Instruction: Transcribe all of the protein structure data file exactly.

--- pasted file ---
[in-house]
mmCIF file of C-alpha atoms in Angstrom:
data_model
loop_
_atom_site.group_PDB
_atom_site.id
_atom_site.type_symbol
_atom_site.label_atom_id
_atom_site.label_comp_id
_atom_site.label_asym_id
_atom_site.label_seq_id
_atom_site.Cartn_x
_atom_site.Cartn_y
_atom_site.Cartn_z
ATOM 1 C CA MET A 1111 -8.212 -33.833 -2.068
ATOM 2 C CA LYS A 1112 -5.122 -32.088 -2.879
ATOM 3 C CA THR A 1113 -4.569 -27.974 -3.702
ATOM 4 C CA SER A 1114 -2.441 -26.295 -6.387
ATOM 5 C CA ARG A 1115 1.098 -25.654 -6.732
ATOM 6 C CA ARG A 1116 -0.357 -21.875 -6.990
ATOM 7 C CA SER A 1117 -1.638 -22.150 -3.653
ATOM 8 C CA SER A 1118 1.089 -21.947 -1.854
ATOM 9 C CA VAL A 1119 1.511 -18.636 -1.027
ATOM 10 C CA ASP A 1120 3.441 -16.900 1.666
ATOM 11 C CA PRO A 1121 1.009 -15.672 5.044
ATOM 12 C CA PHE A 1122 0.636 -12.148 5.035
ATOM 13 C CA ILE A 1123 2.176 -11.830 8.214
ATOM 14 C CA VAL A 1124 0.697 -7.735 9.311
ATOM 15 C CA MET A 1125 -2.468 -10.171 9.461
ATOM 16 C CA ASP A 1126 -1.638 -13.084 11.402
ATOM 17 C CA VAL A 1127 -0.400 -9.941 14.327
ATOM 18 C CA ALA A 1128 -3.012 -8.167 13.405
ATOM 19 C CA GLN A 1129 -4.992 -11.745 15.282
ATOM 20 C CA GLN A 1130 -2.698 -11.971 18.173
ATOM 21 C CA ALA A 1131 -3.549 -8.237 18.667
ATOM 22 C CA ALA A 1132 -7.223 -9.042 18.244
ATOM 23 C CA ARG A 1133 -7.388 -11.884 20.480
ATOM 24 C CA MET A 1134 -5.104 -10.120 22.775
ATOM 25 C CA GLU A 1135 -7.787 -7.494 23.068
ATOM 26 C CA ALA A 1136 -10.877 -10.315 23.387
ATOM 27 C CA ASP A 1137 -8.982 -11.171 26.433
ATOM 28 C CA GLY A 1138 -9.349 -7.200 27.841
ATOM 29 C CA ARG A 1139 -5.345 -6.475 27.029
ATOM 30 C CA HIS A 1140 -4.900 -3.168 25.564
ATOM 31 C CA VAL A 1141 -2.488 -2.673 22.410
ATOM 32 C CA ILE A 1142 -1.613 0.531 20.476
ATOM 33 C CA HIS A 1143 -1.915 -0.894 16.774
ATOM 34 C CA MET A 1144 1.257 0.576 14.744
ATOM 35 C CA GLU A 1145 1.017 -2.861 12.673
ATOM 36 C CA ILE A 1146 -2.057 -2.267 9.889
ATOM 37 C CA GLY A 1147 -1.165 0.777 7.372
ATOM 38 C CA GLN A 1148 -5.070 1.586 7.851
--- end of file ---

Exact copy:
[in-house]
mmCIF file of C-alpha atoms in Angstrom:
data_model
loop_
_atom_site.group_PDB
_atom_site.id
_atom_site.type_symbol
_atom_site.label_atom_id
_atom_site.label_comp_id
_atom_site.label_asym_id
_atom_site.label_seq_id
_atom_site.Cartn_x
_atom_site.Cartn_y
_atom_site.Cartn_z
ATOM 1 C CA MET A 1111 -8.212 -33.833 -2.068
ATOM 2 C CA LYS A 1112 -5.122 -32.088 -2.879
ATOM 3 C CA THR A 1113 -4.569 -27.974 -3.702
ATOM 4 C CA SER A 1114 -2.441 -26.295 -6.387
ATOM 5 C CA ARG A 1115 1.098 -25.654 -6.732
ATOM 6 C CA ARG A 1116 -0.357 -21.875 -6.990
ATOM 7 C CA SER A 1117 -1.638 -22.150 -3.653
ATOM 8 C CA SER A 1118 1.089 -21.947 -1.854
ATOM 9 C CA VAL A 1119 1.511 -18.636 -1.027
ATOM 10 C CA ASP A 1120 3.441 -16.900 1.666
ATOM 11 C CA PRO A 1121 1.009 -15.672 5.044
ATOM 12 C CA PHE A 1122 0.636 -12.148 5.035
ATOM 13 C CA ILE A 1123 2.176 -11.830 8.214
ATOM 14 C CA VAL A 1124 0.697 -7.735 9.311
ATOM 15 C CA MET A 1125 -2.468 -10.171 9.461
ATOM 16 C CA ASP A 1126 -1.638 -13.084 11.402
ATOM 17 C CA VAL A 1127 -0.400 -9.941 14.327
ATOM 18 C CA ALA A 1128 -3.012 -8.167 13.405
ATOM 19 C CA GLN A 1129 -4.992 -11.745 15.282
ATOM 20 C CA GLN A 1130 -2.698 -11.971 18.173
ATOM 21 C CA ALA A 1131 -3.549 -8.237 18.667
ATOM 22 C CA ALA A 1132 -7.223 -9.042 18.244
ATOM 23 C CA ARG A 1133 -7.388 -11.884 20.480
ATOM 24 C CA MET A 1134 -5.104 -10.120 22.775
ATOM 25 C CA GLU A 1135 -7.787 -7.494 23.068
ATOM 26 C CA ALA A 1136 -10.877 -10.315 23.387
ATOM 27 C CA ASP A 1137 -8.982 -11.171 26.433
ATOM 28 C CA GLY A 1138 -9.349 -7.200 27.841
ATOM 29 C CA ARG A 1139 -5.345 -6.475 27.029
ATOM 30 C CA HIS A 1140 -4.900 -3.168 25.564
ATOM 31 C CA VAL A 1141 -2.488 -2.673 22.410
ATOM 32 C CA ILE A 1142 -1.613 0.531 20.476
ATOM 33 C CA HIS A 1143 -1.915 -0.894 16.774
ATOM 34 C CA MET A 1144 1.257 0.576 14.744
ATOM 35 C CA GLU A 1145 1.017 -2.861 12.673
ATOM 36 C CA ILE A 1146 -2.057 -2.267 9.889
ATOM 37 C CA GLY A 1147 -1.165 0.777 7.372
ATOM 38 C CA GLN A 1148 -5.070 1.586 7.851